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CIVILIZATION was first planted in the great river valleys of the East. The upland, hill-country, and plain reacted less favorably upon the faculties of man than did the dark alluvium richly spread along the banks of overflowing streams. The exuberance of the soil thus formed, and the copious and perennial supply of water, gave great advantages to those primitive tribes of men who chose for their homes the valley-lands rather than the mountain slopes and plains. Accordingly we find that, at the suggestion of Nature, the first progressive communities were organized by the river-banks, on the fertile deposits made by the overflow of turbid waters as they spread out to meet the sea.

In such a locality the first well-developed society of which history is called to take account was established. Where the River Nile bears northwards to the Mediterranean his swollen waters, annually yellowed with the rich debris of the mountains, the oldest nation of antiquity was planted. The secular history of mankind properly begins with EGYPT.

The second region to which the attention of the historian is directed is similar to the first. The valleys of the Euphrates and the Tigris, occupying the depression between the Syrian plateau and the table-land of Persia, furnish a situation specially favorable to the development of great kingdoms. Here the incentives and instigations to a civilized life are scarcely inferior to those of Egypt; and accordingly we find that, at a very remote period, man availed himself of the natural advantages of the lowlands lying along the two great rivers, and planted powerful empires on their banks.

In this fruitful and well-watered region no fewer than three of the great monarchies of the ancient world-CHALDJEA, ASSYRIA, BABYLONIA rose, flourished, and fell. It will therefore be natural, after tracing the vicissitudes of Egyptian history, down to the time of the conquest of that country by the Persians, to turn to the valleys of the Tigris and the Euphrates, and narrate, in chronological order, the histories of the three great kingdoms founded on the banks of those rivers. The Second, Third, and Fifth Books of Ancient History will thus be occupied with an account of the Chaldean, Assyrian, and Babylonian monarchies.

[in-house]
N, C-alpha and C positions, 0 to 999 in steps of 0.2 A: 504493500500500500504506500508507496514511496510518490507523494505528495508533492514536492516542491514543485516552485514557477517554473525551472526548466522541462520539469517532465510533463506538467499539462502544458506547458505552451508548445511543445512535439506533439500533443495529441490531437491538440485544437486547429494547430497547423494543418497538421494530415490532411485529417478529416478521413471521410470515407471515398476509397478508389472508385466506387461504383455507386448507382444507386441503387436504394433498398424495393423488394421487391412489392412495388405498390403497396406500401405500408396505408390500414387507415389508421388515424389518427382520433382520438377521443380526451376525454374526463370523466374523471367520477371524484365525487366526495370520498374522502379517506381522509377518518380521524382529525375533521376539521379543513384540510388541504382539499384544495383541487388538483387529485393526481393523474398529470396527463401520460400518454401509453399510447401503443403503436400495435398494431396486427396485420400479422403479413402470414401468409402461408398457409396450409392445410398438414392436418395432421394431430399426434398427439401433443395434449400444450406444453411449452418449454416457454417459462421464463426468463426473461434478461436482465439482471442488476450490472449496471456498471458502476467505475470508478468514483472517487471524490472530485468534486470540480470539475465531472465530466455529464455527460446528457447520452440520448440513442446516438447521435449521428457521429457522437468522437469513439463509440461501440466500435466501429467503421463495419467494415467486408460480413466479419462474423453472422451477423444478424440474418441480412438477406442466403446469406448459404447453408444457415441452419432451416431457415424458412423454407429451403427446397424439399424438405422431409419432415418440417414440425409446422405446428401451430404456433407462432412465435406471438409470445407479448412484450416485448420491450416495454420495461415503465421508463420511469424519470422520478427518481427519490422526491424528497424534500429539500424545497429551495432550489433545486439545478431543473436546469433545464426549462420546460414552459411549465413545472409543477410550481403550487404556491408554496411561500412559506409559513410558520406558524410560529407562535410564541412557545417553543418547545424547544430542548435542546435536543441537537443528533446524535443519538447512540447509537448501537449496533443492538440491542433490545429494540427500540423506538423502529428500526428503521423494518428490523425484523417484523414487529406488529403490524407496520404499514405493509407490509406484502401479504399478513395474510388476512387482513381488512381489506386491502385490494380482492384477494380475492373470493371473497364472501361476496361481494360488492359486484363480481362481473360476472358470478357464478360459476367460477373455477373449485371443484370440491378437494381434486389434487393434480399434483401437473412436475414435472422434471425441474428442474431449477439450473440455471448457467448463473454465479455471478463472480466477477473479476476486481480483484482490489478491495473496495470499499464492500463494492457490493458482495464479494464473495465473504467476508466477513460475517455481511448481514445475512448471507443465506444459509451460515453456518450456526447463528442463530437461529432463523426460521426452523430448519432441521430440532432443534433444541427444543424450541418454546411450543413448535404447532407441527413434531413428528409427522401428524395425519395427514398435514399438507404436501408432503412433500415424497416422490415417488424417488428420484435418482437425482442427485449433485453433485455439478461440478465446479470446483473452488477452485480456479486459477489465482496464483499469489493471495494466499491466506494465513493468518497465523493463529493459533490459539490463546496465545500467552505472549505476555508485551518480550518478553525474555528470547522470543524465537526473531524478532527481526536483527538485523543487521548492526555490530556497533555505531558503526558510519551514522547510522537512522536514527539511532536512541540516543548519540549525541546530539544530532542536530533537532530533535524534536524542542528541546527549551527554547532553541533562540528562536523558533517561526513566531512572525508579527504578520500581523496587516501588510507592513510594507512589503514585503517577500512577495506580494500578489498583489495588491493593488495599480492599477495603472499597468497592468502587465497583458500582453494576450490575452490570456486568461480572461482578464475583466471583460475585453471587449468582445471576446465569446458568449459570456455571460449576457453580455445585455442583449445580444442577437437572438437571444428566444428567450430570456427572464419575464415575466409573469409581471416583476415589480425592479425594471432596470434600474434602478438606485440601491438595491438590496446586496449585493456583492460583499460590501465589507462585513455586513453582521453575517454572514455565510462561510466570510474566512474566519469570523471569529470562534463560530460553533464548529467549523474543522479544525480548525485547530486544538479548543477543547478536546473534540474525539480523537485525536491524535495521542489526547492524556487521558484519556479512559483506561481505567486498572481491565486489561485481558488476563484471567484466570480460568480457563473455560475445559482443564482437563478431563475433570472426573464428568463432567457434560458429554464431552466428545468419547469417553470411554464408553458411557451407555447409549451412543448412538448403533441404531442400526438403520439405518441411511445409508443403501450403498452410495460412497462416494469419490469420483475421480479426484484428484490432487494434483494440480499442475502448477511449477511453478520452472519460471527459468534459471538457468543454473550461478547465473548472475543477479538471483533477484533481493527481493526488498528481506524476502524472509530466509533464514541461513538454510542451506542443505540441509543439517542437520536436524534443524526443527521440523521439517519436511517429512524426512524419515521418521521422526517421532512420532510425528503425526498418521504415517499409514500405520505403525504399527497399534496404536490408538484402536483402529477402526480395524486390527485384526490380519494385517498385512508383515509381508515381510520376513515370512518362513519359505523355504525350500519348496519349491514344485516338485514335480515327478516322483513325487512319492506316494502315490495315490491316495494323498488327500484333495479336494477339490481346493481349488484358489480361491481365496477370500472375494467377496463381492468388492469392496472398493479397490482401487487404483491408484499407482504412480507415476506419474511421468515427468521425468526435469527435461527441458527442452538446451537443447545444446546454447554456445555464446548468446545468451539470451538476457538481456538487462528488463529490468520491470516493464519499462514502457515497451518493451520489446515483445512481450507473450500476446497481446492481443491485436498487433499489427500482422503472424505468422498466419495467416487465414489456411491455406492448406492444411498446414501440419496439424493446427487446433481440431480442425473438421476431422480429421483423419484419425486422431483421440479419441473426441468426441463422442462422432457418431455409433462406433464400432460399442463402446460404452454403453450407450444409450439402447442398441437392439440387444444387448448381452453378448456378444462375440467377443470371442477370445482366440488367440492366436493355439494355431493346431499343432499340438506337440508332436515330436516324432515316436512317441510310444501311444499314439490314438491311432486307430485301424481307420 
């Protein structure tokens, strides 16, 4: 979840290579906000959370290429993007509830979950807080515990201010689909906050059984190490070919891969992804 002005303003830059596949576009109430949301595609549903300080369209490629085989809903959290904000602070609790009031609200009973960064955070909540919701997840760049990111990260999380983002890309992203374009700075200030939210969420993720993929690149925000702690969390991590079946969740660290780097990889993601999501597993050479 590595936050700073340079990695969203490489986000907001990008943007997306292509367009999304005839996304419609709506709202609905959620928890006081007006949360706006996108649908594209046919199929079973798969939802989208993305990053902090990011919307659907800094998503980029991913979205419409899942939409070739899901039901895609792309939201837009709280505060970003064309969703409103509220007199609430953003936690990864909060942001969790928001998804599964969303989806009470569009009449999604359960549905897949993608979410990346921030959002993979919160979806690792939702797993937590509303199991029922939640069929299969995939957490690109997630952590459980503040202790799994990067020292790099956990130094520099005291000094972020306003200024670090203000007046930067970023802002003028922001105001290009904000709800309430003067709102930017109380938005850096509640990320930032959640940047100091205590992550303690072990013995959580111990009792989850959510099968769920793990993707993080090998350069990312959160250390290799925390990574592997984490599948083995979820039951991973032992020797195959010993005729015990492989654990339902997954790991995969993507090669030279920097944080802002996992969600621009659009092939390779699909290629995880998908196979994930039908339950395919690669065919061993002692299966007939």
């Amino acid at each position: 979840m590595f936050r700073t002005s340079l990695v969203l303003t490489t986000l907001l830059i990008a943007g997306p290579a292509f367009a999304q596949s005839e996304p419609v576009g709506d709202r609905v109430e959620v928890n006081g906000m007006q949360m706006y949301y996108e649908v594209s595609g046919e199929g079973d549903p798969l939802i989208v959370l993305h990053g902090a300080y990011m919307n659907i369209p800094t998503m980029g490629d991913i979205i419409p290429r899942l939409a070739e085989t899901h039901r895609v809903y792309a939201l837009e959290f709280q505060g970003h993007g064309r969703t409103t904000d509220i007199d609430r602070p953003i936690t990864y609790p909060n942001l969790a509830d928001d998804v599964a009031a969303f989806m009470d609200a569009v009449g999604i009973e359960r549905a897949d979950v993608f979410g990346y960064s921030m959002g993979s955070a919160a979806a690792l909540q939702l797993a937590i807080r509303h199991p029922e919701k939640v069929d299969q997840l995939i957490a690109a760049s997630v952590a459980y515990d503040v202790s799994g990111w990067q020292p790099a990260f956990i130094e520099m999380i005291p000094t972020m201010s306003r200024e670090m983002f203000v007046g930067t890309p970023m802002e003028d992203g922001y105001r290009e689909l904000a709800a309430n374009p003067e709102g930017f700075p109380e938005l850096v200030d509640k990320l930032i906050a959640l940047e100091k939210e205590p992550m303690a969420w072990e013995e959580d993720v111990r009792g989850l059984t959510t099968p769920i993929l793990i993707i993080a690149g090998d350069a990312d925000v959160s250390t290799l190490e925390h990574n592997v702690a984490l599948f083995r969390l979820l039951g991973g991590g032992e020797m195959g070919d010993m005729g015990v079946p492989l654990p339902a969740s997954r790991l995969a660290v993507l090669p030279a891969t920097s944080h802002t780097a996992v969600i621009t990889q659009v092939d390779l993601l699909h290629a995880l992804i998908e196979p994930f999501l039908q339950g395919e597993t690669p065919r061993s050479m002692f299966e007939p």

In an exhaustive account of the early movements of the human race, we should next enter the valley of the Indus. Here we should see the oldest branch of the Aryan family developing into the civilized condition, until, by the separation of the Iranic tribes on the west, a new dominion is established in the hill-countries of MEDIA and PERSIA. We should observe the growth of this power, warlike and aggressive from the first, until attracted by the wealth and emboldened by the effeminacy of the Mesopotamians, the army of Cyaxares captures Nineveh and makes it the capital of the Median dominions. The Fourth Book will be occupied with the history of the Median Empire, down to its overthrow by Cyrus the Great.

With this event we may properly pause to observe the revival of BABYLONIA under Nabopolassar and his successors. We shall see a new power arising on the ruins of ancient Chaldaea more glorious than she, but destined to a brief career. The Lower or Later Empire of the Babylonians will occupy a few of the most brilliant and interesting chapters in the annals of antiquity.

The collapse of Babylonia under the blows of Cyrus will take the reader again beyond the Zagros and open to him the records of the MEDO-PERSIAN EMPIRE. Here he shall note the growth, culmination, and decline of the greatest power ever planted by the Aryan race in Asia, and at its close shall mark with admiration the triumph of the freedom-loving Hellenes over the consolidated despotism established by Cyrus and his successors.

But before transferring his historical station from Asia to Europe, the reader may